What did your results show with the mice?
Dr. Sachs: The laboratory experiments show that it really has potential to be a useful therapy for muscular dystrophy. As a therapy, we anticipate that boys would end up taking it for the rest of their life. However, you know that dystrophic boys' muscles can grow; the muscles of a six year old are bigger than a baby's. Since the muscles can grow, all we have to do is slow the atrophy and they can keep up with the growing boys. If GsMTx4 can slow muscle loss, the muscle may actually grow! We anticipate that GsMTx4 (Gs is the Latin abbreviation for the spider: Grammostola Spatulata) that it could be combined with other drugs that are treating other symptoms of the disease without interfering with each other. Our drug doesn't work on any of the other targets that other labs are developing so it shouldn't interfere with their action. None of these other drugs are yet approved. With the mice we learned that GsMTx4 is not toxic, and it doesn't affect the heart, human or ferret. This points out how little we know about many of nature's compounds; although it was originally found in venom, GsMTx4 is not toxic. We are in the middle of a big efficacy test on exercised mice and will know soon how well it serves to alleviate the symptoms of dystrophy.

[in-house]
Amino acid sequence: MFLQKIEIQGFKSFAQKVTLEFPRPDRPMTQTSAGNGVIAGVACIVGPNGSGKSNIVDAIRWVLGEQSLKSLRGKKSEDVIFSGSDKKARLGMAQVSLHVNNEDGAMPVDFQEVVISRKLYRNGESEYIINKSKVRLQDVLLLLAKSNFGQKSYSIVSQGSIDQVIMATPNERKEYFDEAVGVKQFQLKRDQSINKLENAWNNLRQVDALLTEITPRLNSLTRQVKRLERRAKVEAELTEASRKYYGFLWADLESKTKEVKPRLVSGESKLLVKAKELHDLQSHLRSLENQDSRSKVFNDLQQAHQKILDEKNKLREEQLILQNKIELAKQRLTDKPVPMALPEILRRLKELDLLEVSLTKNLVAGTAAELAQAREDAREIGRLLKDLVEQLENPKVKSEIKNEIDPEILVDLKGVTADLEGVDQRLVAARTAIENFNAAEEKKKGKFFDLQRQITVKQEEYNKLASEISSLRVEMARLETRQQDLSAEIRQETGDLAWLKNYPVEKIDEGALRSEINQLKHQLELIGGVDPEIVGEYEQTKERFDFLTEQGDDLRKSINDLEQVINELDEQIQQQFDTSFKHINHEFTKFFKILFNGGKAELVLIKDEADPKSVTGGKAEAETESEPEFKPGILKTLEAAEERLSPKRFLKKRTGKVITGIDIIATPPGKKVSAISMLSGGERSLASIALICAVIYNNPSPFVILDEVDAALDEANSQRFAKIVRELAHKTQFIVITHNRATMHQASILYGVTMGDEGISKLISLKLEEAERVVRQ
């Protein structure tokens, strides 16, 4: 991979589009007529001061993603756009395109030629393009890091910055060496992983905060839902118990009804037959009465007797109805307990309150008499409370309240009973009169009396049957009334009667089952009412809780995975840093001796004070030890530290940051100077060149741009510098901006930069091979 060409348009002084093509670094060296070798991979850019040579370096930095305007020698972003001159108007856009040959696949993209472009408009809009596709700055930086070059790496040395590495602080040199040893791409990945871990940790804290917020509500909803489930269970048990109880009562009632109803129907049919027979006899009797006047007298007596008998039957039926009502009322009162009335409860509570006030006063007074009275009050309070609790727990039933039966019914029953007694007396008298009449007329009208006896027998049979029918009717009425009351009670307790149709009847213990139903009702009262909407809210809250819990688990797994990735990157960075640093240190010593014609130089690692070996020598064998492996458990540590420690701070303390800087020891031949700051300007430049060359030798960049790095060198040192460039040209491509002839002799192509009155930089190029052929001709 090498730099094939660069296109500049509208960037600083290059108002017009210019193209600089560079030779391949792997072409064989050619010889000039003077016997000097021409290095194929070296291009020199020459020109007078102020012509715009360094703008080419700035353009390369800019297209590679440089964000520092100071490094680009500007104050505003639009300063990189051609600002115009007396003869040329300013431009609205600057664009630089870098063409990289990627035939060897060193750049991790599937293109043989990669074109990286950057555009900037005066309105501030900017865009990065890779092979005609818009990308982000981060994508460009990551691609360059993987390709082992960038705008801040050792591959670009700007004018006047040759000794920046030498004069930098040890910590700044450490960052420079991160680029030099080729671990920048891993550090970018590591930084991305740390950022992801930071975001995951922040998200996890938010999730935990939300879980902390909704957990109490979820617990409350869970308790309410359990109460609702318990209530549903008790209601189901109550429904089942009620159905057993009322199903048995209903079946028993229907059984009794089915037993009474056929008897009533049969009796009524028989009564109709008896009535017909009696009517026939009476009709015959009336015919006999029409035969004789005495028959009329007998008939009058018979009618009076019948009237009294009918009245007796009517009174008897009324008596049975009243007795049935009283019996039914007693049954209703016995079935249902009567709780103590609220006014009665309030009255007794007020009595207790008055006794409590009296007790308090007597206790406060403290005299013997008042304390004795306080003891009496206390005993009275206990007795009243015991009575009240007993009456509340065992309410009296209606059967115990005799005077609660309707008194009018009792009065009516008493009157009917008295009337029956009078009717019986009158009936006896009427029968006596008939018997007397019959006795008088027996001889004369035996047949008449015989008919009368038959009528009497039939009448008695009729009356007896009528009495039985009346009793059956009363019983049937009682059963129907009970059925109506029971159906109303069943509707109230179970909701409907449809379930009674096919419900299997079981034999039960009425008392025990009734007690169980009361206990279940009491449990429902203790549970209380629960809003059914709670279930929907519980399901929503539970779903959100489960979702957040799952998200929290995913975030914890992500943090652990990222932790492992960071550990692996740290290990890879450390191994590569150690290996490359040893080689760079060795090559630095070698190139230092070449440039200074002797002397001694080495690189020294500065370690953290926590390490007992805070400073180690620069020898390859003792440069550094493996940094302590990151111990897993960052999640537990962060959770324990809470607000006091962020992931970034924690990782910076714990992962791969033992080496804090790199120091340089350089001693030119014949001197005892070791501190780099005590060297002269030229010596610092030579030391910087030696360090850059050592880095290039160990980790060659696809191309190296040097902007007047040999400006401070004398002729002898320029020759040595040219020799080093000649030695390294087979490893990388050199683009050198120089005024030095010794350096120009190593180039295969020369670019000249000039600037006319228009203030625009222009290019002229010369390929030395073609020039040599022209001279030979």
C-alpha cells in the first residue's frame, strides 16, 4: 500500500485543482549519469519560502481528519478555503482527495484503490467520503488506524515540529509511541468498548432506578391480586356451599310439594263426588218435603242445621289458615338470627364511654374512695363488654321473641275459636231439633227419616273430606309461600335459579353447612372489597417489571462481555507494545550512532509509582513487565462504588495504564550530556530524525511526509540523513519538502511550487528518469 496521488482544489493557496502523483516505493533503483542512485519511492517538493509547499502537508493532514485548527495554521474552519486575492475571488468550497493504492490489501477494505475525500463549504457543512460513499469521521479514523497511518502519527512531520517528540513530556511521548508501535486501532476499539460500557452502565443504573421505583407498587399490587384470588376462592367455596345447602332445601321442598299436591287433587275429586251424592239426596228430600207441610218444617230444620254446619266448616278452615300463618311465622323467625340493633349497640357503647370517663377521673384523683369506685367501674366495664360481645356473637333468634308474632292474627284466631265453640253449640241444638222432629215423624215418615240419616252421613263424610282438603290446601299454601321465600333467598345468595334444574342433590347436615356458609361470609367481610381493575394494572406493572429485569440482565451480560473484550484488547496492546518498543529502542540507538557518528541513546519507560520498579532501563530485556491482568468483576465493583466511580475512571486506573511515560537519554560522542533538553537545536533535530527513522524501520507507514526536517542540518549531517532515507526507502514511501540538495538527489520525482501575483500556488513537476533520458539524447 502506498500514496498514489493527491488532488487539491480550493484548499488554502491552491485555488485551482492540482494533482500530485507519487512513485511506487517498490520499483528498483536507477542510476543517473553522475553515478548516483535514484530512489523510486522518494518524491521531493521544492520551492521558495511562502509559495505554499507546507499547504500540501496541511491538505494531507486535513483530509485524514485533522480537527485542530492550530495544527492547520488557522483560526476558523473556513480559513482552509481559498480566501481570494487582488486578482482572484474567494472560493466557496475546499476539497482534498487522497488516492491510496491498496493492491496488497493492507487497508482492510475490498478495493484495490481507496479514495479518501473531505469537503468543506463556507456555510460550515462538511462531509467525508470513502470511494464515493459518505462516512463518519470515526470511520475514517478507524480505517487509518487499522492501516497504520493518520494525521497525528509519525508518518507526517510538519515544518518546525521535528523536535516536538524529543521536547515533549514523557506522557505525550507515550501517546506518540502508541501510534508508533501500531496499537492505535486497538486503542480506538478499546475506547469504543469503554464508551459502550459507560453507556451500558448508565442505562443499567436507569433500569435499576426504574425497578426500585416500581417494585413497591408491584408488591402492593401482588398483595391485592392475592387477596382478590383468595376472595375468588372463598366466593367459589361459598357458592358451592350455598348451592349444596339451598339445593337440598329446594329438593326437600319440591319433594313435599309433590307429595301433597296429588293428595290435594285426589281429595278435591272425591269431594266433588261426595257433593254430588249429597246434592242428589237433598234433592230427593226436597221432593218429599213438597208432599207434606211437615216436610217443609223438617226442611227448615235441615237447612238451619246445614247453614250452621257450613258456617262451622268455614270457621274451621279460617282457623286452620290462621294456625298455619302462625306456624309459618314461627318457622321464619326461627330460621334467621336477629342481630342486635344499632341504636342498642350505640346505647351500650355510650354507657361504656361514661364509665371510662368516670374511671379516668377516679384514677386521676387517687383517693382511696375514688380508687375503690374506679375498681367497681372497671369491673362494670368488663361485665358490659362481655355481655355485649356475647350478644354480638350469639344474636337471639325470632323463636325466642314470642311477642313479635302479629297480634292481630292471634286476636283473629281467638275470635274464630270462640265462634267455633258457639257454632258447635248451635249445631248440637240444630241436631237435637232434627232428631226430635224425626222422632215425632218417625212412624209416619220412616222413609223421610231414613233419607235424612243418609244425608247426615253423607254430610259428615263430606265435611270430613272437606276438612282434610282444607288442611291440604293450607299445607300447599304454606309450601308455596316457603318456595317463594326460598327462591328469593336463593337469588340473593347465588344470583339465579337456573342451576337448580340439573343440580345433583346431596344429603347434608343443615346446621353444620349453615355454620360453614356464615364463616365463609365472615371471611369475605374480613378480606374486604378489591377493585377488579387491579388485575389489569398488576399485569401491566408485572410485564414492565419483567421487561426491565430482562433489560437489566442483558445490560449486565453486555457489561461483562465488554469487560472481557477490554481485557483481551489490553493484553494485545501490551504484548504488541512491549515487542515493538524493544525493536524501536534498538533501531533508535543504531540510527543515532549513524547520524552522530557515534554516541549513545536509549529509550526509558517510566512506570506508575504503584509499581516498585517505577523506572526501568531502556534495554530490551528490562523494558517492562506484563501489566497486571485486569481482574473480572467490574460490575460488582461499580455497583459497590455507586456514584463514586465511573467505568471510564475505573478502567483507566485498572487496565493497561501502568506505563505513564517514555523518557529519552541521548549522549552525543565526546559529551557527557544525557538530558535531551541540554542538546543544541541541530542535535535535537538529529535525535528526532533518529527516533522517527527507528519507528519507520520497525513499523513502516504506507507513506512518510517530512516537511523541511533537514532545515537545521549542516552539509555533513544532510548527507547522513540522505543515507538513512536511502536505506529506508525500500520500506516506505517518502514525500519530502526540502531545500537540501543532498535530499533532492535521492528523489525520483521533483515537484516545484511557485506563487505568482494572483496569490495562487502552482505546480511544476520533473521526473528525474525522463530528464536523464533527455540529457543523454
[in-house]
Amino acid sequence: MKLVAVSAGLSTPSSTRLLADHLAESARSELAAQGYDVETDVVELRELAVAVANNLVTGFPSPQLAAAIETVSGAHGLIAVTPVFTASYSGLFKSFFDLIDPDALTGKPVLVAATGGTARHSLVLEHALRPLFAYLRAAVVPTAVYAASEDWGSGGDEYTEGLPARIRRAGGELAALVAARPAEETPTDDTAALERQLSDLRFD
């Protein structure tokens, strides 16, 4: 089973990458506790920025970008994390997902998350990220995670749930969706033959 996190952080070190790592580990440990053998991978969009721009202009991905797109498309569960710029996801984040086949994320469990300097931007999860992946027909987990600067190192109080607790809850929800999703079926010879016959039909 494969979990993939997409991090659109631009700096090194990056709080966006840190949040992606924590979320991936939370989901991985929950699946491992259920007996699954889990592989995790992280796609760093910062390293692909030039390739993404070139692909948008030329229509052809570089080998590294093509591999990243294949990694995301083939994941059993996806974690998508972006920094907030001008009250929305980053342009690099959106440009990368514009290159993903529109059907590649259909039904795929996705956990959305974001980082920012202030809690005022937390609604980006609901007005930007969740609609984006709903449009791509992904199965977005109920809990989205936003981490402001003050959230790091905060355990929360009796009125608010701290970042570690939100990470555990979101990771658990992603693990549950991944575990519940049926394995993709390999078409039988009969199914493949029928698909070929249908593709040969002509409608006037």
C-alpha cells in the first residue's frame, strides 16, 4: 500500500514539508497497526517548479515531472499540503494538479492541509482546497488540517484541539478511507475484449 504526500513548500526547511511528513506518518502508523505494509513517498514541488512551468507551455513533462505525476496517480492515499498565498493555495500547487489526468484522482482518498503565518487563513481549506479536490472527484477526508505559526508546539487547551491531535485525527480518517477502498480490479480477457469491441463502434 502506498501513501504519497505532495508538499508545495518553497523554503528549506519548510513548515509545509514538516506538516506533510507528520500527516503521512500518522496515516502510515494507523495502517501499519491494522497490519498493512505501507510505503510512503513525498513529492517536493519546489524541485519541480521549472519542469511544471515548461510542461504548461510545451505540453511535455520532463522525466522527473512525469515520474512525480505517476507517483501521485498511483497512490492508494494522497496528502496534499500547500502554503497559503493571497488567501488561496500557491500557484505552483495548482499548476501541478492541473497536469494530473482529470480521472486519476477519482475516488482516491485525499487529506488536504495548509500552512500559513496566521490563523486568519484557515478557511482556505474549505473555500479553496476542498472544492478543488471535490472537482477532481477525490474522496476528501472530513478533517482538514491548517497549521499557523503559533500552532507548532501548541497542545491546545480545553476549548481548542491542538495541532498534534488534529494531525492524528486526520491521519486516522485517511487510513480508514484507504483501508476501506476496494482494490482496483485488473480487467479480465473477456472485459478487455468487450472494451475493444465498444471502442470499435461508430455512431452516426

You got the venom from this tarantula, but you now manufacture it on your own?